You know what — I wouldn’t have invited the man-children either. Not when actual children — more than 140 under the age of 18 — have been shot in the city so far this year.
So, good on City Council for not waiting on the mayor and the district attorney to stop bickering before visiting Chester on Tuesday to learn how that city has collaboratively reduced gun violence in 2021.
Collaboratively being the operative word here.
Council President Darrell Clarke didn’t invite Mayor Jim Kenney, District Attorney Larry Krasner, or Police Commissioner Danielle Outlaw. City Council, he told The Inquirer, was an independent body and “doesn’t wait around for other people to act.”
Can you blame them? Especially when what these supposed city leaders often act like are a couple of crybabies.
You can set your clock by the resting Kenney face any time someone dares suggest a lack of imagination and urgency in the city’s gun prevention and intervention efforts.
Deserving of an Emmy are Krasner’s made-for-TV dramatics any time someone has rightly pointed out that many families of homicide victims have often felt unheard and disrespected by his office.
Krasner unleashed a He-started-it! defense when asked about the lack of collaboration in Philadelphia, saying the mayor hasn’t talked to him in two years, a similar criticism Delaware County District Attorney Jack Stollsteimer lobbed at Krasner.
“I would be delighted to communicate with him any time, anywhere, because that is how a functioning city works,” Krasner sniffed.
Oh, dude, here’s hoping you’re at least enjoying a margarita with all that saltiness.
In a statement, Kenney’s office shot back with an I-know-you-are-but-what-am-I retort that said in part: “DA Krasner continues his attempts to pass blame for his office’s inability to prosecute crimes onto his law enforcement partners instead of taking responsibility and accountability for the important role he must play in keeping Philadelphians safe.”
This is where I suddenly wish Krasner still had that infamous ponytail so Kenney could just pull it and call it a day. And then, we could put our energy where it belongs: the city’s soaring gun violence.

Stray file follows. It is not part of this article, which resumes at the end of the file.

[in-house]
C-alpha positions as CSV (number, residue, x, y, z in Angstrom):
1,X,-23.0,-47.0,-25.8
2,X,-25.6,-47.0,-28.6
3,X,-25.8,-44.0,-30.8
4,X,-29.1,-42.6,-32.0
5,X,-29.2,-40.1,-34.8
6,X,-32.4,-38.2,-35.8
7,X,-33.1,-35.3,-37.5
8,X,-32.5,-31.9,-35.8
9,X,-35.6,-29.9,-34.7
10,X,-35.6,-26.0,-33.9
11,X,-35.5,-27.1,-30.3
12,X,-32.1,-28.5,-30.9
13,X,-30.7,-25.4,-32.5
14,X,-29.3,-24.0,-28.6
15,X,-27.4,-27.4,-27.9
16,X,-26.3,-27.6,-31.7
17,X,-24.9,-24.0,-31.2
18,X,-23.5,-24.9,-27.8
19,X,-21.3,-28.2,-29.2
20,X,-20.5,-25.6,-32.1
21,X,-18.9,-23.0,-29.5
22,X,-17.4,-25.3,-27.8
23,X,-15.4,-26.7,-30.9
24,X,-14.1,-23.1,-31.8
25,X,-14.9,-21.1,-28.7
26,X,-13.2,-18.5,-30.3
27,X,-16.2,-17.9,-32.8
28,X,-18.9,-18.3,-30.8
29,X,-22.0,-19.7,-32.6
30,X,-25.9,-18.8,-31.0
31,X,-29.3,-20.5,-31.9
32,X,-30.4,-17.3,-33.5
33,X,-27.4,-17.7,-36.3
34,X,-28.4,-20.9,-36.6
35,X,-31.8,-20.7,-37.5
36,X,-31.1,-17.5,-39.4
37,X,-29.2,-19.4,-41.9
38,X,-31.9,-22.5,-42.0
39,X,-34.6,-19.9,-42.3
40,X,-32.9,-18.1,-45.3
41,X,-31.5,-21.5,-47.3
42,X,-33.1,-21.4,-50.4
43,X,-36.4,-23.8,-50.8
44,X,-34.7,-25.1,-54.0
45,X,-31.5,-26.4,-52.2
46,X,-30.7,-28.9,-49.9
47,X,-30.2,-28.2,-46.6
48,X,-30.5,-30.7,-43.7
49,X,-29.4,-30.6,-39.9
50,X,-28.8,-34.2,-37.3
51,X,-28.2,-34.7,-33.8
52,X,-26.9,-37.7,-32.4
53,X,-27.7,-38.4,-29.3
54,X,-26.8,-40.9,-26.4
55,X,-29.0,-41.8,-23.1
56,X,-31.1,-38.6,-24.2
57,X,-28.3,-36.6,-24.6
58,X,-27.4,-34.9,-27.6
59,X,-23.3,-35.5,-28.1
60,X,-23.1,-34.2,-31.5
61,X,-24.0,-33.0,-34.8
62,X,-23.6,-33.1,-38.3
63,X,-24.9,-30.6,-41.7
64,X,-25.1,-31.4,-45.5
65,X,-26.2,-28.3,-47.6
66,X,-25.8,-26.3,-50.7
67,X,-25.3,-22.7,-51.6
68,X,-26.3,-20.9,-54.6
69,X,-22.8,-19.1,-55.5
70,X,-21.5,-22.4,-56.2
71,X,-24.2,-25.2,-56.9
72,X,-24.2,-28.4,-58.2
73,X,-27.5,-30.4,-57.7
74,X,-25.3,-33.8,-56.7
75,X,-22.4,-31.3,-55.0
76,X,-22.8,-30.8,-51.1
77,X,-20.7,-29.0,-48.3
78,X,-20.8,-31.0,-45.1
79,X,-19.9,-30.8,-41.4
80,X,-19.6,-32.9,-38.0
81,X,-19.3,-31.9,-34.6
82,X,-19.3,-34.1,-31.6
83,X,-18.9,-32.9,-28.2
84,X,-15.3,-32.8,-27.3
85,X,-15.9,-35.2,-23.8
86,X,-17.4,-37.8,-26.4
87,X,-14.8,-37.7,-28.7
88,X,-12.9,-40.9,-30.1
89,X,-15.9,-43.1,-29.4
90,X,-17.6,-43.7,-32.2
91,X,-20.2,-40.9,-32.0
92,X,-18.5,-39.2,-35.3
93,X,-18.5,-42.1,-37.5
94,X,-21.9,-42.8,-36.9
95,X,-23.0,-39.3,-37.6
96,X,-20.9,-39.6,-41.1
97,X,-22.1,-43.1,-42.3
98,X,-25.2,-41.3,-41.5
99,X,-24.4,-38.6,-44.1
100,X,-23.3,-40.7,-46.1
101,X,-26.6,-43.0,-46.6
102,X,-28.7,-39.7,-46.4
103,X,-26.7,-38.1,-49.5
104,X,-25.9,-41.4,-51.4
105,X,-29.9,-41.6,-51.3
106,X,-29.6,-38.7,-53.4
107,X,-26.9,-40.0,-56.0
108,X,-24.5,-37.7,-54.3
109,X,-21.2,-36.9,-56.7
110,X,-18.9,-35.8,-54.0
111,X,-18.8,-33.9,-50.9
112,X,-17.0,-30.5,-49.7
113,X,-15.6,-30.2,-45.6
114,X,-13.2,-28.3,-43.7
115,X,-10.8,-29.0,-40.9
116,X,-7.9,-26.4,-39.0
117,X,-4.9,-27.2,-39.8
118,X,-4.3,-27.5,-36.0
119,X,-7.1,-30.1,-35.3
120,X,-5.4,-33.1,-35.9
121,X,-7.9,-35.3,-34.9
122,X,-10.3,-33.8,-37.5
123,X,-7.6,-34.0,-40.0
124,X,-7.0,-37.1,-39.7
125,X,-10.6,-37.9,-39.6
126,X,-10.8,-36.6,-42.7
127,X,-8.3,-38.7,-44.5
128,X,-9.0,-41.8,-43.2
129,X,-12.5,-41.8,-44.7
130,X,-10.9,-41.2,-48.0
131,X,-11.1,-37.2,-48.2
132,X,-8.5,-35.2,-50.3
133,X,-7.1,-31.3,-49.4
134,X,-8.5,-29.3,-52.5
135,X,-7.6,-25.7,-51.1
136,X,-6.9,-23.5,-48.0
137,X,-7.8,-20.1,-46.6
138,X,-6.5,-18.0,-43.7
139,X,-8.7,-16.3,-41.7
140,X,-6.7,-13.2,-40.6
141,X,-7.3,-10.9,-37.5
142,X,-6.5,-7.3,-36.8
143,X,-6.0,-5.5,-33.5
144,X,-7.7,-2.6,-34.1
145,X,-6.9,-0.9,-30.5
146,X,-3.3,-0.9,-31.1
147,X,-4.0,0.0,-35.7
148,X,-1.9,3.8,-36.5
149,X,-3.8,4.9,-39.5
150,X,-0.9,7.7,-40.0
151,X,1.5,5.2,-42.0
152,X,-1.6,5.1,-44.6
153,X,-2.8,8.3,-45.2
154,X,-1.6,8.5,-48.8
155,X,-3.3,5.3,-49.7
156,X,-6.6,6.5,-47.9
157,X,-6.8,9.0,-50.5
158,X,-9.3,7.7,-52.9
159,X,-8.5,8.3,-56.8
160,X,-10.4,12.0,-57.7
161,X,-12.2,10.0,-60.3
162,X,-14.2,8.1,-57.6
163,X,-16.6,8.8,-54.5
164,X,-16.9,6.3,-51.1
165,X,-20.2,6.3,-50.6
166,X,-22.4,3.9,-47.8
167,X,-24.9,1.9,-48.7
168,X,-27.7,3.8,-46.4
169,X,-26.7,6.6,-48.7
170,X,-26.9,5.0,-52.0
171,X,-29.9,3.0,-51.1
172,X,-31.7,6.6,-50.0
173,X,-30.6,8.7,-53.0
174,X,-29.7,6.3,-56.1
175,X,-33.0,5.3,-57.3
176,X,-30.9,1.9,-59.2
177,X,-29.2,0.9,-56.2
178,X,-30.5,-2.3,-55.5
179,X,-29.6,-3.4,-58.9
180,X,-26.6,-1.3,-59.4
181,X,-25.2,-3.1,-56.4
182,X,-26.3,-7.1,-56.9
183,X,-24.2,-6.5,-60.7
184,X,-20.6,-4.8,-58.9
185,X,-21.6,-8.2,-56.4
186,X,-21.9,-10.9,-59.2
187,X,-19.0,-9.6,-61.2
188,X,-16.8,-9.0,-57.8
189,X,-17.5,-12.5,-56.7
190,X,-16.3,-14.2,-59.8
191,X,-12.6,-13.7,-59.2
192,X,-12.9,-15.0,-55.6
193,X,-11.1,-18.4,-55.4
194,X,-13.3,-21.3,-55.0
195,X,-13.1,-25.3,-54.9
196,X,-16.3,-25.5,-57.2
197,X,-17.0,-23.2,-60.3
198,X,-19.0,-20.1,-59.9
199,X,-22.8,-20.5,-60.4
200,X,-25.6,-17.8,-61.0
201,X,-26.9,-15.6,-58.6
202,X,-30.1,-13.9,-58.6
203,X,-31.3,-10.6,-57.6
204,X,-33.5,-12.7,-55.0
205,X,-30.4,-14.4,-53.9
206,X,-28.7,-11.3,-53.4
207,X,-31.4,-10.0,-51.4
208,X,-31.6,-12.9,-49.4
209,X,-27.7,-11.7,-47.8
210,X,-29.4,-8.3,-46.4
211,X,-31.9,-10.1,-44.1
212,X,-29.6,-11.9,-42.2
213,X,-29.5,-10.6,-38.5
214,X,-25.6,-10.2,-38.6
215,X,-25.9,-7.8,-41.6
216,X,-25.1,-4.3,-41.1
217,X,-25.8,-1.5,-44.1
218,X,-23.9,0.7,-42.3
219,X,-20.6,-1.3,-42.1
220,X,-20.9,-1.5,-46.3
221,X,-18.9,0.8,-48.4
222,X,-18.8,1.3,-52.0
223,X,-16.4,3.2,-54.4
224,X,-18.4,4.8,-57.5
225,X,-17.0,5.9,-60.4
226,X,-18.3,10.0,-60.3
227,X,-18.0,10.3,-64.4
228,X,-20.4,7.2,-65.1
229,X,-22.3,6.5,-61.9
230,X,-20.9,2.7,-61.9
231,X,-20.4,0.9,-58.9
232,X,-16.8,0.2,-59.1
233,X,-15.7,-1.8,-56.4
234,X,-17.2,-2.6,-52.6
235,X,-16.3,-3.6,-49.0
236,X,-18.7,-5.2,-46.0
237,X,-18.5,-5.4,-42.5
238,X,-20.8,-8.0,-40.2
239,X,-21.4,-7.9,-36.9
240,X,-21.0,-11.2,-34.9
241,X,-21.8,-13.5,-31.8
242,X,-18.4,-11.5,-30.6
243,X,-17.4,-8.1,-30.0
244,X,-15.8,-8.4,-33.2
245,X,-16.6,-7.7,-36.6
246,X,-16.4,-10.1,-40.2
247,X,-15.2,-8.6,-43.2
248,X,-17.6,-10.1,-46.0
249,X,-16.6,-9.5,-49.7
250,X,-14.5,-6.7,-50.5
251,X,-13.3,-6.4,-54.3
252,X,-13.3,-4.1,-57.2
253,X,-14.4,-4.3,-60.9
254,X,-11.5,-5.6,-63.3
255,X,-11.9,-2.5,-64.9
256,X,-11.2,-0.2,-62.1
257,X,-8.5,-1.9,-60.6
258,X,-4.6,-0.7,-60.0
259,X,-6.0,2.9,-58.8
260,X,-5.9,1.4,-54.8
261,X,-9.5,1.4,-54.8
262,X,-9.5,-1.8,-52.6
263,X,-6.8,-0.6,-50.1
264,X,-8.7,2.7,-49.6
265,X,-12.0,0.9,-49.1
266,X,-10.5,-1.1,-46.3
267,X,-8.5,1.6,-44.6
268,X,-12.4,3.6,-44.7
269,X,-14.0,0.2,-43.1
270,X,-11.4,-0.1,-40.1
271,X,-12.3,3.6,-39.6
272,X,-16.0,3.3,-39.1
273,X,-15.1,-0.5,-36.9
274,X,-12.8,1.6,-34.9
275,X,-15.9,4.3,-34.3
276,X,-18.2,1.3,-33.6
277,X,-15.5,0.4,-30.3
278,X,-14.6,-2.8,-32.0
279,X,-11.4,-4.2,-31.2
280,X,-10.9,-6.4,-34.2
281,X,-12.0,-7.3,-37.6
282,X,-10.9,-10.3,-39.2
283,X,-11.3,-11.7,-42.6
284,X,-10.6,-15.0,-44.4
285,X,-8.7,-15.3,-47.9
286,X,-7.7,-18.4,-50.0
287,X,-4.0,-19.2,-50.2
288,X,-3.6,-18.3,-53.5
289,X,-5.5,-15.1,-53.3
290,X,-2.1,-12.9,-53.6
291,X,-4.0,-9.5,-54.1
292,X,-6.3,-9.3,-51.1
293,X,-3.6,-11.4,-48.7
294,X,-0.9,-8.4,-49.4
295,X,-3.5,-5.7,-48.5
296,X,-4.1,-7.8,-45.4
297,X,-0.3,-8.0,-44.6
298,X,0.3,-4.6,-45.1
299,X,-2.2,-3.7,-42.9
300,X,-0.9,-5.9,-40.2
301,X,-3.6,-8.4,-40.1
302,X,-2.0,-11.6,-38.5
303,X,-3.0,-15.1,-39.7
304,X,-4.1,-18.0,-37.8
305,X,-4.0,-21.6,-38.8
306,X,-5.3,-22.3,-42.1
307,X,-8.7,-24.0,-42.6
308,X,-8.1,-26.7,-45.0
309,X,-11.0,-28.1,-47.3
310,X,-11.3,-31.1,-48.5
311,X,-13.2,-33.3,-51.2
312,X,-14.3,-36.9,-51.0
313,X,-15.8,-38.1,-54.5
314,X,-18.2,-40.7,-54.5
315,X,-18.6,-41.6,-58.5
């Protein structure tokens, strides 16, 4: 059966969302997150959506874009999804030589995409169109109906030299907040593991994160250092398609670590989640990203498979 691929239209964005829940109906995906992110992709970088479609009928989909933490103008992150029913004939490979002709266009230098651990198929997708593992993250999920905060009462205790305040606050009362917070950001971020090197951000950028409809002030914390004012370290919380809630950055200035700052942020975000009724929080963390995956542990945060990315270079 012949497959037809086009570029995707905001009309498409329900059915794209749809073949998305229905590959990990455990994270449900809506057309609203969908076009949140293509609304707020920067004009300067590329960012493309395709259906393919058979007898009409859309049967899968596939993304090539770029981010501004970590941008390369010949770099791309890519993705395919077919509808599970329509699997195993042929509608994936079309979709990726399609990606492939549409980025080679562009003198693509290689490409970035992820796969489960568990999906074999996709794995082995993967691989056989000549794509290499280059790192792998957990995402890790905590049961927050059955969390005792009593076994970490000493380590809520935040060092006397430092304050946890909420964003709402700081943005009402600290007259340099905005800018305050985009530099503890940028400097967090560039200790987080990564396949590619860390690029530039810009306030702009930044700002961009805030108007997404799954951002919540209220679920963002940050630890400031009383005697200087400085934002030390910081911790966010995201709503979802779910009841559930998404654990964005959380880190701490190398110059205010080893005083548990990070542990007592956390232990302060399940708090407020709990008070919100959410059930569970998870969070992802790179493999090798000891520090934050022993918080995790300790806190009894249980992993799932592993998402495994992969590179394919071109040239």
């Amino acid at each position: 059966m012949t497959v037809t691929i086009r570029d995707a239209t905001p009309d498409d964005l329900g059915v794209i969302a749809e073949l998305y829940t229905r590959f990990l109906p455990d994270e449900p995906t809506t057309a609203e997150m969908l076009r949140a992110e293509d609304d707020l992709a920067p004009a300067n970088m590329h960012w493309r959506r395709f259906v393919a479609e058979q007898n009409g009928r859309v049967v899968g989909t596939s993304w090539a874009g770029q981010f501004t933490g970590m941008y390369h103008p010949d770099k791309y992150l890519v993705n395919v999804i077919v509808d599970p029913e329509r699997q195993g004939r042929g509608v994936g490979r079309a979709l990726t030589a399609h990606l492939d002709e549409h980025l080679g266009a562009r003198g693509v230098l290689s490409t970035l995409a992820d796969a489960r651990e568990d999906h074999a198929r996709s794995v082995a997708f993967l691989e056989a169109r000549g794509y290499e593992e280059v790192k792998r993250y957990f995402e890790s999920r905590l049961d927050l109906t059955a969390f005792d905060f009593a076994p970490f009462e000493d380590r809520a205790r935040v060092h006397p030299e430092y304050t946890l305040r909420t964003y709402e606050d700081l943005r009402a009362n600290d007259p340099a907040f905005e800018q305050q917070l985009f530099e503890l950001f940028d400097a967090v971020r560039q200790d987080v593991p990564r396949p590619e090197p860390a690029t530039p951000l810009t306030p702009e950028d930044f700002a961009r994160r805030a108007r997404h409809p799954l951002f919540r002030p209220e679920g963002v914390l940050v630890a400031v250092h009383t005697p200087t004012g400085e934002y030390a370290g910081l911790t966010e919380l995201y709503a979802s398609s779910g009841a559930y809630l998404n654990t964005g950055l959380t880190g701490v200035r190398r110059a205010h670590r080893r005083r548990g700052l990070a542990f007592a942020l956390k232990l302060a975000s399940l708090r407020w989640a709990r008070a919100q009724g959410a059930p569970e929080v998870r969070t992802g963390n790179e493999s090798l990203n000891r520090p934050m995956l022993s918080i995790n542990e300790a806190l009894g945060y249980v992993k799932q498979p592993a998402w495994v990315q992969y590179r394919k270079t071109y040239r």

Anything else is a slap in the face to the people who have lost a loved one to gun violence or worry that one day they will, an embarrassing and shameful indictment of leadership and a colossal waste of time that we don’t have — not when we’ve suffered more than 350 homicides in Philadelphia so far this year.
But I guess that’s easy to lose sight of when you have the luxury (and the paid staff) to launch snippy missives to your political nemesis.
(What’d you do today, honey? Oh, I penned a zinger for the Boss Man!)
On Tuesday night, the same day the mayor and DA traded insults, two men were killed and a 14-year-old boy was critically injured in separate shootings across Philadelphia.
On Thursday night, family and friends of 15-year-old Simone-Monea Rogers gathered at Jerome Brown Playground — where she was shot and killed earlier this month while playing basketball with her brother. They released dozens of red and white balloons in honor of a life cut short by bullets that continue to claim lives in Philadelphia at a record pace.
“No mother should have to feel this,” Simone’s mother, Lendale Rogers, told reporters.
I would have liked to have gone, but I was headed to a weekend retreat for children impacted by gun violence. Children who’ve lost mothers and fathers and multiple loved ones, some in this year alone.
The retreat was organized by the mothers and grandmothers of children who learned long ago that they can’t wait around for anyone to help them, least of all the city leaders who pathetically put bruised egos and hurt feelings above whatever it takes to work together. And I mean whatever: Bury the hatchet! Hug it out! Do your jobs!
As I watched the kids excitedly board the bus Thursday morning, their tiny luggage trailing behind them, I thought again of the time wasted this week by two of our top leaders.
And while it’s easy to ridicule their ridiculousness, it mostly just made me really angry and sad.
There is so much hard work to do to improve the lives of Philadelphia residents, to straight up save lives.
So, grow the hell up and do it.